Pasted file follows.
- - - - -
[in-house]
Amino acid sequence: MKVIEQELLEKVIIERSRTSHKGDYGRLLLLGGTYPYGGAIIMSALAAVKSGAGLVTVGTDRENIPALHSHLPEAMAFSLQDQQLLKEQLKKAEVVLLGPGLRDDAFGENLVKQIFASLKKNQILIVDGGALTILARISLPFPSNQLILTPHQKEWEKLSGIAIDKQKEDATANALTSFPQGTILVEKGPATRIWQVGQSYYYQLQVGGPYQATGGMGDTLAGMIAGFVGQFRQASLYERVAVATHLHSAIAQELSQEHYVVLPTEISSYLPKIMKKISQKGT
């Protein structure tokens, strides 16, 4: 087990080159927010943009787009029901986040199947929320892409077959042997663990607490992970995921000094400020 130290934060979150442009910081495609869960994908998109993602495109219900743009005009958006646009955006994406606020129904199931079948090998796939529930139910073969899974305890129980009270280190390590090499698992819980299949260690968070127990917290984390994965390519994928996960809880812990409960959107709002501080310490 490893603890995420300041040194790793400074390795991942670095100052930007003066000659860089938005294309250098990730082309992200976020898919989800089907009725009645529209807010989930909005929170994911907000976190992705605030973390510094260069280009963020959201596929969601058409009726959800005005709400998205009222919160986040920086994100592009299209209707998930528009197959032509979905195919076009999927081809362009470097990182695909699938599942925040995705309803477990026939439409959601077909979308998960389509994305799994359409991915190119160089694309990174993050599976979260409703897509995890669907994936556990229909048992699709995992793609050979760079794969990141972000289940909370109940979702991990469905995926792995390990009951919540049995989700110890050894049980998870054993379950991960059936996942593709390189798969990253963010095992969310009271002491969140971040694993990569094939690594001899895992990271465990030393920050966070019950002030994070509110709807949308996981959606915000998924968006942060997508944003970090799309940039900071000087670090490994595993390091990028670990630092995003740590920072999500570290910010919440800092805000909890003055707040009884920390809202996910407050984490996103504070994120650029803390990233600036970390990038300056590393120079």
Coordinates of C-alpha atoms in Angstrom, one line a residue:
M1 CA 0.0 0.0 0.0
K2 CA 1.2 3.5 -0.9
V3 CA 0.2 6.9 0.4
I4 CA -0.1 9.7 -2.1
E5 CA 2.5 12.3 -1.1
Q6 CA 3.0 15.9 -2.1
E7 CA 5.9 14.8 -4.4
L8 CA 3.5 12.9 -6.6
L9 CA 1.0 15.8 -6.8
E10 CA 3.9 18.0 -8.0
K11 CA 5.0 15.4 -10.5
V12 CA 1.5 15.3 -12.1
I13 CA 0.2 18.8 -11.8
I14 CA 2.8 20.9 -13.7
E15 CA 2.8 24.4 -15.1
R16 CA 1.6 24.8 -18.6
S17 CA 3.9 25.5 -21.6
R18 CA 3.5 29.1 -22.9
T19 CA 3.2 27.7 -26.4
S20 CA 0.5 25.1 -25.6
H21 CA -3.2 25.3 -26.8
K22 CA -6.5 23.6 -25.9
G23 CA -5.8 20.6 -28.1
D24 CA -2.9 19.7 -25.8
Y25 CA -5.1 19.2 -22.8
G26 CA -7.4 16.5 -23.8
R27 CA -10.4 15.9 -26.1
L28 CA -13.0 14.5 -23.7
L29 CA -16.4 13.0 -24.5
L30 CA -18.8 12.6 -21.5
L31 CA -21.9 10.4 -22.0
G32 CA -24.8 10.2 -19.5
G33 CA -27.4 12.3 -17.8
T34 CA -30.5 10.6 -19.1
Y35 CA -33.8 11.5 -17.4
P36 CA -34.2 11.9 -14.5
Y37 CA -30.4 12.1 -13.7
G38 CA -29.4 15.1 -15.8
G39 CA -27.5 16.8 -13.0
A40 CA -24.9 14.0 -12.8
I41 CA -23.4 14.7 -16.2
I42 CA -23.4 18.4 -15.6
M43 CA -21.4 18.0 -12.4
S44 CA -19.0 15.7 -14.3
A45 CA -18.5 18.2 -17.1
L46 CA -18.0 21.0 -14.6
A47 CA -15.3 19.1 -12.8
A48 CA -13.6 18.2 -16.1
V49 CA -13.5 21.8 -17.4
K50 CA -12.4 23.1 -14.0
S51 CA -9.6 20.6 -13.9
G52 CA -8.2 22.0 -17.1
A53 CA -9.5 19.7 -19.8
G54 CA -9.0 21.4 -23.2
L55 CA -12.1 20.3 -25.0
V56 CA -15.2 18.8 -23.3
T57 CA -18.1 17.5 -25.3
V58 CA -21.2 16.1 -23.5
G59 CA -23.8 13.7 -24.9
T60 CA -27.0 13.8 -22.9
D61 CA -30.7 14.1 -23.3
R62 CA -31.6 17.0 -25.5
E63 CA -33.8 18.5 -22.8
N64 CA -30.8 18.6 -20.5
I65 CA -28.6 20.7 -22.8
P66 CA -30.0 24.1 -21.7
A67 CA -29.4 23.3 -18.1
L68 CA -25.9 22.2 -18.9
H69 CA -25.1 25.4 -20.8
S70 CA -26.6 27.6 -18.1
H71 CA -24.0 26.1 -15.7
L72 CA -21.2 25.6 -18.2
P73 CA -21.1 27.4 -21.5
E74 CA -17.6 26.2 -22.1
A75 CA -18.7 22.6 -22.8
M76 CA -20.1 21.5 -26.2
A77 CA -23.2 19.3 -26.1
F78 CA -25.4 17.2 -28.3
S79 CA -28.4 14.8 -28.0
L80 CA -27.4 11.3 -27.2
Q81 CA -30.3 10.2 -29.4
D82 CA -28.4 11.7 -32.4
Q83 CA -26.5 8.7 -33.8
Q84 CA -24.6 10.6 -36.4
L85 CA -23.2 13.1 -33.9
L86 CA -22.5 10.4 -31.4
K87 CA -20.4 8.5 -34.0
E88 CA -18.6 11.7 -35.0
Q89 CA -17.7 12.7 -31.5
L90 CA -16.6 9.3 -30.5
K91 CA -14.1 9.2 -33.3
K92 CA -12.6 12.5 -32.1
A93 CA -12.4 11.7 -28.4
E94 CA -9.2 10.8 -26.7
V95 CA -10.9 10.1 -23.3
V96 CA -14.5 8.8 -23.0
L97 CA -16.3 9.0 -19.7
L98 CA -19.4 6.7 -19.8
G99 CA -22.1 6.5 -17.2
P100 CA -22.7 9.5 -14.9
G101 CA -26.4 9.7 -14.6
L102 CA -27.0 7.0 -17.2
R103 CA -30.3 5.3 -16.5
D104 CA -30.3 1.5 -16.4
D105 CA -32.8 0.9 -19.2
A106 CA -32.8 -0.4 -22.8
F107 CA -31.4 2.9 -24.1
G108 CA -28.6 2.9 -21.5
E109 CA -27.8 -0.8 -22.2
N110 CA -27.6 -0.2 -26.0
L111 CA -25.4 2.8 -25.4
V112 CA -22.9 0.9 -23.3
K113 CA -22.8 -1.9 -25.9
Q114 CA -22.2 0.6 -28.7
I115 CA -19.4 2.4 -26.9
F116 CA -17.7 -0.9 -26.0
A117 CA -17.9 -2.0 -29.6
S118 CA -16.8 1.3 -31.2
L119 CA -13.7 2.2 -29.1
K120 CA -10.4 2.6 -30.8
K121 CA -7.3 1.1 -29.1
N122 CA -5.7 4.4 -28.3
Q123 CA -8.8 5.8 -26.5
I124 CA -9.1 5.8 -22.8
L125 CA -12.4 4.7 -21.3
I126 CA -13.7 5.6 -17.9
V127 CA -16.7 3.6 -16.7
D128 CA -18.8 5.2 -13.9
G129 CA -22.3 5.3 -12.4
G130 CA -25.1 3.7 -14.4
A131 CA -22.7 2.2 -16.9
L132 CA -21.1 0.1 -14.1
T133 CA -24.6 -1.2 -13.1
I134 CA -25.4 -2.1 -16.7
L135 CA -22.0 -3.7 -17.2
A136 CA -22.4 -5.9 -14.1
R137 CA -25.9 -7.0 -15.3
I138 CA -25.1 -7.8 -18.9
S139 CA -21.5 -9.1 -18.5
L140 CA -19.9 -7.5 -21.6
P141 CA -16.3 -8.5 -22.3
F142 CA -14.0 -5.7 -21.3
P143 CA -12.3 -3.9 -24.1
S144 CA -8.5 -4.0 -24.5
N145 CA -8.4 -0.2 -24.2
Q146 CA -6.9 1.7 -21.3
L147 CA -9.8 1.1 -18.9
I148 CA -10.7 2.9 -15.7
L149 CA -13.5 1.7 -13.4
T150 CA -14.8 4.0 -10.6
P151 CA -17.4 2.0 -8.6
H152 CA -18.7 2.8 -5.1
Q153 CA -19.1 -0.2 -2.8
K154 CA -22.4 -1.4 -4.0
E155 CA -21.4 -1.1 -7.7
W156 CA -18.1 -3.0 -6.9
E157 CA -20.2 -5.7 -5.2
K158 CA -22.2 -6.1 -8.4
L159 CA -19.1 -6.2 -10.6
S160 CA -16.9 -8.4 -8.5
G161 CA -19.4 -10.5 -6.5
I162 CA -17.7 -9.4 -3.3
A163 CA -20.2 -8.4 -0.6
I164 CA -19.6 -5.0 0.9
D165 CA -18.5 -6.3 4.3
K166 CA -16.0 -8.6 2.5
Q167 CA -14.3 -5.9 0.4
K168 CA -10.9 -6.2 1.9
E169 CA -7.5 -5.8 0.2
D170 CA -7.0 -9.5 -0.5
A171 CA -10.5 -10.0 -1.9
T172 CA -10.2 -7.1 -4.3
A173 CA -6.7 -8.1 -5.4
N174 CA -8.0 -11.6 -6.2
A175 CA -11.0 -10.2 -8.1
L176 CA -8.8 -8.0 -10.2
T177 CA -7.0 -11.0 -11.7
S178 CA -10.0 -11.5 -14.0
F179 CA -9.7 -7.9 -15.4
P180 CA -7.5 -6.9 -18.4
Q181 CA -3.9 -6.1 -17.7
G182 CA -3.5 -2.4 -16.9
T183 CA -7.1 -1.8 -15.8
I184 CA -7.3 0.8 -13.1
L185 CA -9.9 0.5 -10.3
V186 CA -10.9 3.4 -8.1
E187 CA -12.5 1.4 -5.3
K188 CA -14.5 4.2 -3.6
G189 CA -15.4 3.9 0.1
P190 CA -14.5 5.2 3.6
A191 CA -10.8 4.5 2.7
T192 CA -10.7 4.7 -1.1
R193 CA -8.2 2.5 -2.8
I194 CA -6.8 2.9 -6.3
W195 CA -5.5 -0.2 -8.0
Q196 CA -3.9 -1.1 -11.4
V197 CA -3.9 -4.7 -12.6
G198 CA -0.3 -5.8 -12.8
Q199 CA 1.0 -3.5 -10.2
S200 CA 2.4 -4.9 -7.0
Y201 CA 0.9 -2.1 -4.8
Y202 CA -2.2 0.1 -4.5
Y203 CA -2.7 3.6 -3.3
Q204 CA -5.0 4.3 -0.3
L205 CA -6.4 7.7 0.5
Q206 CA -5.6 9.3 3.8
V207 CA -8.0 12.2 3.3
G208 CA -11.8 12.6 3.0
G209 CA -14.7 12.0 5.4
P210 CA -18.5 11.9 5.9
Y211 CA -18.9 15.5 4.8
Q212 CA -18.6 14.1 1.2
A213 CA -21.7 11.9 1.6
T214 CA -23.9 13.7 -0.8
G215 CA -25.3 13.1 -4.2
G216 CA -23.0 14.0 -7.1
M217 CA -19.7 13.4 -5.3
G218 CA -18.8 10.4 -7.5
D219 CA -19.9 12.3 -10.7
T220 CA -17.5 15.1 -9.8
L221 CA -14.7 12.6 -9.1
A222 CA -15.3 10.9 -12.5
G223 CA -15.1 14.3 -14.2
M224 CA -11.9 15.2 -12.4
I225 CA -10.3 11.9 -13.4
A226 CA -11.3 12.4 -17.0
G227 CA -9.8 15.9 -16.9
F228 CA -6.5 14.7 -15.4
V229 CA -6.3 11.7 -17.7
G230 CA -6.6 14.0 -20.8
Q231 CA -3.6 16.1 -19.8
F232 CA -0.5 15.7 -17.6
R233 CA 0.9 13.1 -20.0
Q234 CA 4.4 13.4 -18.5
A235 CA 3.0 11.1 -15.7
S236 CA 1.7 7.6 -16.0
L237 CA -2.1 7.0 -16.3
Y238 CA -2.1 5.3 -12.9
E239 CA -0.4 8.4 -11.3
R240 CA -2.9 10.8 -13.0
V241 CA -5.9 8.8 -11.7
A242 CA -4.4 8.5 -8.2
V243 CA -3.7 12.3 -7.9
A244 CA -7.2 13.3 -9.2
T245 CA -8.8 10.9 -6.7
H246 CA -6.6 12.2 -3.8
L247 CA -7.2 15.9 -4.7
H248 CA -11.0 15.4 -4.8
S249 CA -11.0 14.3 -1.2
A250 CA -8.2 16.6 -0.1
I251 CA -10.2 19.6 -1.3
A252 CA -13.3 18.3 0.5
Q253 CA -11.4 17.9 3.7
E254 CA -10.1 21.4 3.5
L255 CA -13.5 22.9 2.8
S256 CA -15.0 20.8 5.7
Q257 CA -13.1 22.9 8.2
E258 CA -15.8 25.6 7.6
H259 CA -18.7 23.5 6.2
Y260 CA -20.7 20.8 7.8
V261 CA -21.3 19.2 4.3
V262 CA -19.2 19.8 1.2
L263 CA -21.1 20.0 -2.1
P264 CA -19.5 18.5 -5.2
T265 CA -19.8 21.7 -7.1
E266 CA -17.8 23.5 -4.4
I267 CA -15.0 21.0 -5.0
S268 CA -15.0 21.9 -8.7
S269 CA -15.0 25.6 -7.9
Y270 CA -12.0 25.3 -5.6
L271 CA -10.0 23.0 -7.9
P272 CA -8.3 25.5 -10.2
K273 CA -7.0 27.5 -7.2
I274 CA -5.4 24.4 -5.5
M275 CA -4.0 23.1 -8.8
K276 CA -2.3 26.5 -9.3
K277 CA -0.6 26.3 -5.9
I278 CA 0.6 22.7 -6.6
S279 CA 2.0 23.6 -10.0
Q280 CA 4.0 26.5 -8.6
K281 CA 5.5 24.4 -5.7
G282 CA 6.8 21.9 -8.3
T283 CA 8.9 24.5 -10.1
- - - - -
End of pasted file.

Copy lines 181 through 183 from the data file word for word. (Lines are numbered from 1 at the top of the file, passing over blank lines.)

T177 CA -7.0 -11.0 -11.7
S178 CA -10.0 -11.5 -14.0
F179 CA -9.7 -7.9 -15.4